[EM] STV: who could ask for anything more?

James Gilmour jgilmour at globalnet.co.uk
Sun Jul 13 11:16:04 PDT 2003

I agree with much that James G-A wrote, but would add some observations.

James Green-Armytage wrote (in part): 
> 	Personally, I wouldn't lump STV and party list together 
> on the same
> level. I would argue that STV is a real leap forward from 
> party list in a
> number of ways.

I would go much further:  STV-PR and Party List PR are fundamentally
different - they have quite different objectives (as I've set out in
earlier posts to this list).

> 	For one thing, there is the fact that many countries 
> use a 'closed' list,
> which means that parties determine the order of the list rather than
> voters. For any reasonably popular party, the first couple 
> candidates on
> the list are pretty much assured to gets seats no matter how 
> things go on
> election day, and I am among the people who think that this is screwy.
> (One thing that has been said in defense of closed lists is 
> that sometimes
> women and minorities do better in closed list systems than open lists.
> This is worth consideration, but I think that there are 
> better ways for
> women and minorities to gain office that don't have the same 
> drawbacks in
> terms of accountability.)

You should be aware that the "gender balance" campaigners in Europe
(including those active in the UK) want closed, national party lists
with compulsory 'zipping', ie man/woman/man/woman/etc or
woman/man/woman/man/etc.  This is undoubtedly the most effective way to
secure the election of equal numbers of men and women, but to me it is a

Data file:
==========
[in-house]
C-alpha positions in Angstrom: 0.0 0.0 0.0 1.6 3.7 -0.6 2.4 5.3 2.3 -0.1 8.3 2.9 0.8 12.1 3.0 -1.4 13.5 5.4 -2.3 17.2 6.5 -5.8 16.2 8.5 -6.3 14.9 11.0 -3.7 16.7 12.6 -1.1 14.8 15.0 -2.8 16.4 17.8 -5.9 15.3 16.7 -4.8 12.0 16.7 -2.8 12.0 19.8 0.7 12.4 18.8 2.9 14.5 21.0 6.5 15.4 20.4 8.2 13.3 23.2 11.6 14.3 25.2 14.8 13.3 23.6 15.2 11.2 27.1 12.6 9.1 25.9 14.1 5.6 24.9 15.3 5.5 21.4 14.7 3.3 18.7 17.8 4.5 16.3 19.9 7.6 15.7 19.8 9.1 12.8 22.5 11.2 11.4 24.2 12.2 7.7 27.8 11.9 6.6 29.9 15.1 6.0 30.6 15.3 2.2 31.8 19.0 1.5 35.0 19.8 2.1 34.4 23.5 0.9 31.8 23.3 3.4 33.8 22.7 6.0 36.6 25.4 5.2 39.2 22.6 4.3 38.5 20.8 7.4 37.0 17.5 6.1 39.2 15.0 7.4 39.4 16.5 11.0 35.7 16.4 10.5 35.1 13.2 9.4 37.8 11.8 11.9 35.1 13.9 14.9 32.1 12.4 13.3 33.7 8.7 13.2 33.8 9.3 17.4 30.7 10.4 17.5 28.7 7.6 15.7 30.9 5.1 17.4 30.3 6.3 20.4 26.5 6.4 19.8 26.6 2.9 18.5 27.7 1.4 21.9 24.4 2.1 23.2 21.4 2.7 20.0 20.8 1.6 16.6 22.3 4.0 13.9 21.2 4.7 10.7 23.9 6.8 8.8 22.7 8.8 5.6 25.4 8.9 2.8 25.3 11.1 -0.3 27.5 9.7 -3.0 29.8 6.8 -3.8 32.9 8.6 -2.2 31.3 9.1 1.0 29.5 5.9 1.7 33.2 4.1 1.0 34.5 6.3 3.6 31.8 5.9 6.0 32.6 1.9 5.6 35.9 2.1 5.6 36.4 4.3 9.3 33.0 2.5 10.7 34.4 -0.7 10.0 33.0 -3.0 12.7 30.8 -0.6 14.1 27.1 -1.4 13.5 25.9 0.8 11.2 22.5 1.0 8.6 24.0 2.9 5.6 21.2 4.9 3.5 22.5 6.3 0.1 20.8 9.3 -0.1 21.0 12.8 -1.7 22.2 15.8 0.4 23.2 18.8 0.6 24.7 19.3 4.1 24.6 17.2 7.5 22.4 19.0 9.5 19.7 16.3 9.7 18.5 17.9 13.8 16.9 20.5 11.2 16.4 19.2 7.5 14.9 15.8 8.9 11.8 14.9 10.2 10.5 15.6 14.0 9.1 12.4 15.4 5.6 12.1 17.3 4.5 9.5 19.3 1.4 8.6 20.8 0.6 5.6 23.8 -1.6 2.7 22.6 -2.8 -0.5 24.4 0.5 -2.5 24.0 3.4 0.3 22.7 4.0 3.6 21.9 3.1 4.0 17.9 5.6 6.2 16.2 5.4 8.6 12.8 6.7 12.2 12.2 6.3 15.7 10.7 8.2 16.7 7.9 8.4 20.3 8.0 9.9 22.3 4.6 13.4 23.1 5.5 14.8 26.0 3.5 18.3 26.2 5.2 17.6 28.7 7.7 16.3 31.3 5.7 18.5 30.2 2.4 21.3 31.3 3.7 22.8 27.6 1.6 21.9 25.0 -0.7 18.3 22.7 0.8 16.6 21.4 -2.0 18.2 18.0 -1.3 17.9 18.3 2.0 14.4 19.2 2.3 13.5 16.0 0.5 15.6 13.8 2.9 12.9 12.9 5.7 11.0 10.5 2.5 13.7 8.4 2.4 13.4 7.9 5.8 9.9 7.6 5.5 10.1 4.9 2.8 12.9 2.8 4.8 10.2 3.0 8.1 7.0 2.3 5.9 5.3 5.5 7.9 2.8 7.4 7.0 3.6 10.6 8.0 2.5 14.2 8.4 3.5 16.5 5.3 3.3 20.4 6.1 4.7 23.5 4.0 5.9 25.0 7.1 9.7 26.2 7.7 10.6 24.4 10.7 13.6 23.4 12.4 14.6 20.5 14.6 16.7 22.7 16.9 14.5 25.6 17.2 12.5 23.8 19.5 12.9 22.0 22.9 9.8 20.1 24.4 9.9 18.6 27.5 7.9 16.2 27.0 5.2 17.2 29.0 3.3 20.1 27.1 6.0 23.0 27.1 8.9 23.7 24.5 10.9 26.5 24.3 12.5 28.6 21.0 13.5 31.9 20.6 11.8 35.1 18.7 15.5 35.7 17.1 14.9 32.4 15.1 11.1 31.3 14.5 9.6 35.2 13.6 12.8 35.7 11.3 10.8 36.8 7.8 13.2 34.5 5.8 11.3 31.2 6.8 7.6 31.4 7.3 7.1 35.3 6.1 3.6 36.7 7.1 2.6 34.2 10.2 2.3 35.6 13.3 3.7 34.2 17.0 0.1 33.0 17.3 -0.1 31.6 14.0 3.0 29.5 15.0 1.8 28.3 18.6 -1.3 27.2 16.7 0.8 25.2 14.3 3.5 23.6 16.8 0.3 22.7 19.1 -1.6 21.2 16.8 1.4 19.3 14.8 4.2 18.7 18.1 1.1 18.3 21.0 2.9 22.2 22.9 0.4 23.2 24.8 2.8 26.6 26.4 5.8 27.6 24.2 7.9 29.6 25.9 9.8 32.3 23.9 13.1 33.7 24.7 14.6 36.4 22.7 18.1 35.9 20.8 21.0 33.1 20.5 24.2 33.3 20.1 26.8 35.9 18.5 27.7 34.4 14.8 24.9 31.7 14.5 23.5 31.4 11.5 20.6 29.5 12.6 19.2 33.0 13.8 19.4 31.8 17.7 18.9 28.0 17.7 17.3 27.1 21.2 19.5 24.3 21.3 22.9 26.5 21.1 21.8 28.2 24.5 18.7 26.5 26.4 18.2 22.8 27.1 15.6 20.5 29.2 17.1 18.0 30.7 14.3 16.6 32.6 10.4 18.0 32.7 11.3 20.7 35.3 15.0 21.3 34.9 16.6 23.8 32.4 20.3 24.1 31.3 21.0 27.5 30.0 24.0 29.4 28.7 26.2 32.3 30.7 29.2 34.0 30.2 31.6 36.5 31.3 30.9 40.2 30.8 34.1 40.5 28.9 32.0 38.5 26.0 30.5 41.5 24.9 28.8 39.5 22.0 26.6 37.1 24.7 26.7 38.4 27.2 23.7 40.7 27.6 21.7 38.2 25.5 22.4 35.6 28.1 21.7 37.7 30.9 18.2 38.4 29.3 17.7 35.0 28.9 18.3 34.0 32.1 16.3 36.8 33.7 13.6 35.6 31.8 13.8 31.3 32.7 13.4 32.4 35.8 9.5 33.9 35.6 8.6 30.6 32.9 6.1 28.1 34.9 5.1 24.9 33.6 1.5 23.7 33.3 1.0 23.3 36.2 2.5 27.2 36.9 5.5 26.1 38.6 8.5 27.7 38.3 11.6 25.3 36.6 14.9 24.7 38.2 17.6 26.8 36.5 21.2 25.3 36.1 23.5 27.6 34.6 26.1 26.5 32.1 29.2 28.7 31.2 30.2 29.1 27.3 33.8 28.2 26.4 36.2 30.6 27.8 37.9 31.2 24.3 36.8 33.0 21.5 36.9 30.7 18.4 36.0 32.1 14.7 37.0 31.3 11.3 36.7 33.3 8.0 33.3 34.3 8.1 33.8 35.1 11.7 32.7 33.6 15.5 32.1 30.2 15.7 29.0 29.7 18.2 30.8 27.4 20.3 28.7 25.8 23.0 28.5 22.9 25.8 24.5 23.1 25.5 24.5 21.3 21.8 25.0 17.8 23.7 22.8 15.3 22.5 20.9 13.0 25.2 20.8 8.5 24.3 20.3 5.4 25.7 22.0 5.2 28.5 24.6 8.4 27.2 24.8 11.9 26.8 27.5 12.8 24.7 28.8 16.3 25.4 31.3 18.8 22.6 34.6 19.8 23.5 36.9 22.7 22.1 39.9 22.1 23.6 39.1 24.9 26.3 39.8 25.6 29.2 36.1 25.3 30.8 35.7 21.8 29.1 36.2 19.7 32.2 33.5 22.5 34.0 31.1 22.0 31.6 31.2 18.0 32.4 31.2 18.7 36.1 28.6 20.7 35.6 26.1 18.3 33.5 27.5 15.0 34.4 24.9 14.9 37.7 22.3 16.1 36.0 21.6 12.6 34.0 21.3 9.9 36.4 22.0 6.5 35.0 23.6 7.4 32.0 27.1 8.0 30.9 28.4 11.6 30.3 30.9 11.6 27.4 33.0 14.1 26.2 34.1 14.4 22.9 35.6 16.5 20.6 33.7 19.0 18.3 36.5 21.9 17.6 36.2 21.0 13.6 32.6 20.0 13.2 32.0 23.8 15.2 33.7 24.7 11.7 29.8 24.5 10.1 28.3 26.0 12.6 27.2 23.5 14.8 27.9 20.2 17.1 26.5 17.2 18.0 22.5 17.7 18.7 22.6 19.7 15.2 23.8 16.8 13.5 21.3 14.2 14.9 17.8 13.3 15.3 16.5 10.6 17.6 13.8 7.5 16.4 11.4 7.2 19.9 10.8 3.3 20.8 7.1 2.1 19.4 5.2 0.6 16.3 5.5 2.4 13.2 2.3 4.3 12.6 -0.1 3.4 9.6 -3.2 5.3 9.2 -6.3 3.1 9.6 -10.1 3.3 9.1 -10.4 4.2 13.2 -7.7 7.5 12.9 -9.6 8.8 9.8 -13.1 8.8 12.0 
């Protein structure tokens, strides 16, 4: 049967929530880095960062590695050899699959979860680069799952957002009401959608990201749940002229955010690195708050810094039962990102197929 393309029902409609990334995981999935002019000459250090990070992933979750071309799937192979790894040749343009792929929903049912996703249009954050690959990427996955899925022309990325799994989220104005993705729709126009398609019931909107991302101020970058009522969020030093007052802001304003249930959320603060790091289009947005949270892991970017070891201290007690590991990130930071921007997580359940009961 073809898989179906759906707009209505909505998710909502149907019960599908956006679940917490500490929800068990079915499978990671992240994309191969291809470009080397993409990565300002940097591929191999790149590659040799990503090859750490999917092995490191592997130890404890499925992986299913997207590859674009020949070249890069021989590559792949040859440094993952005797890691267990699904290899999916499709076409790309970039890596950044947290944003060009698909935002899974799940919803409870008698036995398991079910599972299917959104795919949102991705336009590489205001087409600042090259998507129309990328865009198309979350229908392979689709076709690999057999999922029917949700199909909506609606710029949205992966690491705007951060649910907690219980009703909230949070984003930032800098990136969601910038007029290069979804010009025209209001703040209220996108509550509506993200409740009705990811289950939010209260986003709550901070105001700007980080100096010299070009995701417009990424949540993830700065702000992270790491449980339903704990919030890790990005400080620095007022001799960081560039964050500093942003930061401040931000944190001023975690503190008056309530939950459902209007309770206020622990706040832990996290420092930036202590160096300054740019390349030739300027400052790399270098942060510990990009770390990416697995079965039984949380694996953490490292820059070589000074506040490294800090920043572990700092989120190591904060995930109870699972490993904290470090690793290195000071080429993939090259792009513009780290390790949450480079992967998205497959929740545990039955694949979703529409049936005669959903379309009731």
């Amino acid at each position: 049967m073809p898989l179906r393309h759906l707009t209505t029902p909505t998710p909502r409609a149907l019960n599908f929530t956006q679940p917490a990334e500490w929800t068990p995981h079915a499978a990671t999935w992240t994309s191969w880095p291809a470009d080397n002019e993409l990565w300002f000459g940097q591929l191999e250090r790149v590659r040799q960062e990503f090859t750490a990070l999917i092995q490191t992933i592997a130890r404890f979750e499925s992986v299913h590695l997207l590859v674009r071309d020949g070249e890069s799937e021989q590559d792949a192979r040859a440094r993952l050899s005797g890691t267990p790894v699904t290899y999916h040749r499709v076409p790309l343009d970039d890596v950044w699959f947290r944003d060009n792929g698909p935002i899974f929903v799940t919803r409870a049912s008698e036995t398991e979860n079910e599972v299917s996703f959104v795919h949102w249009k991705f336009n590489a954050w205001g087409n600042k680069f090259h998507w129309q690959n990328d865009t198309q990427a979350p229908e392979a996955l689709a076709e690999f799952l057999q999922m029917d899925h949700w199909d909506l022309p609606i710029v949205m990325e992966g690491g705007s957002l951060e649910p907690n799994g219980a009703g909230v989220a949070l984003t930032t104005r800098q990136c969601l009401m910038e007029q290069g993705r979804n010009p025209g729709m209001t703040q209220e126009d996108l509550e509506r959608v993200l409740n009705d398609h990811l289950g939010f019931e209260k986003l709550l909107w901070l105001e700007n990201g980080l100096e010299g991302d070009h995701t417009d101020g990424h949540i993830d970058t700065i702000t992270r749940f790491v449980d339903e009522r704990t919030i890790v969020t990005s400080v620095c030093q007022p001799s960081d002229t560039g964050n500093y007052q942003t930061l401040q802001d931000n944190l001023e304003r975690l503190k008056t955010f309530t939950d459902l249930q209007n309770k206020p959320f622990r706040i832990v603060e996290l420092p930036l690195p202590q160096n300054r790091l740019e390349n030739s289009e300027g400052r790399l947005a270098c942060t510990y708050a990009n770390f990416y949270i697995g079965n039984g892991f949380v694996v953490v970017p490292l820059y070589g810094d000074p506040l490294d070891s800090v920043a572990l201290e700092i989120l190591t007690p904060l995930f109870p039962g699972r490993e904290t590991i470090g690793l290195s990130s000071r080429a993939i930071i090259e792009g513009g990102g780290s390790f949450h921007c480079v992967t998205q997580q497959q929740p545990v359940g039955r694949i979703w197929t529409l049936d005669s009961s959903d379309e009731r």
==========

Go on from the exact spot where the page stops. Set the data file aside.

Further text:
complete denial of democracy.  The voters should be free to choose their
representatives.  Zipping is, of course, almost completely unworkable
for more than one "balancing" factor.


> 	Also, I am still a little bit uneasy about how party list really
> reinforces the whole sense of party identity and party unity. 

All party list systems, including MMP (= AMS in UK), reinforce and
entrench the power of the parties.

> 	Actually, that has always seemed to me to be a fatal 
> flaw in the Mixed
> Member Proportional (MMP) system, which is otherwise somewhat 
> attractive:
> it basically seems to assume that members of the same party 
> are roughly
> interchangeable. 

In a countries like the UK and New Zealand, with a strong tradition of
"constituency representation", the election of two different kinds of
member is prescription for trouble.  We saw that with MMP in New Zealand
and we have seen in Scotland where AMS is used to elect the Scottish

> 	One weird ramification of MMP is this: If you were 
> allied to a party, but
> you were allowed to run as an independent, and you think you would win
> your district anyway, then as I see it, it would be in the interest of
> your party for you to run as an independent, then just vote 
> with them all
> the time anyway once you got into office. That is, if you ran as an
> independent, then when the extra members were added to assure party
> proportionality, it would register your (undeclared) party as 
> having one
> less member, and hence they might stand to gain an extra compensatory
> seat...

In the UK implementation of AMS=MMP, the potential for "creative
distortion" is much greater.  In the Glasgow electoral region the Labour
Party will (always) win all 10 of the constituency seats for 31% of the
votes.  As there are only 17 seats in the region (10 constituency seats
plus 7 additional members) the Labour Party with 10 seats (59%) already
has more than its fair share, so there is no point in any of its
supporters voting Labour on the region ballot paper.  (Most of them do,
but that's another story.)  The Co-operative Party is a separate party
from the Labour Party, but shares most of its political objectives.  So
the Co-operative Party could nominate candidates for the regional list
and get Labour supporters all to vote Co-operative with their second
(regional) vote.  That way the Labour voters would get two real bites at
the cherry and be even more grossly over-represented.  This ploy would
not be illegal as the two parties are already registered with the
Electoral Commission and it has been proposed by one Labour MP who is
opposed to devolution and totally opposed to any form of PR.

> 	Anyway, I will talk about my own reasoning for thinking 
> that CPO-STV
> might be a serious improvement over Newland-Britain 
> (fractional transfer)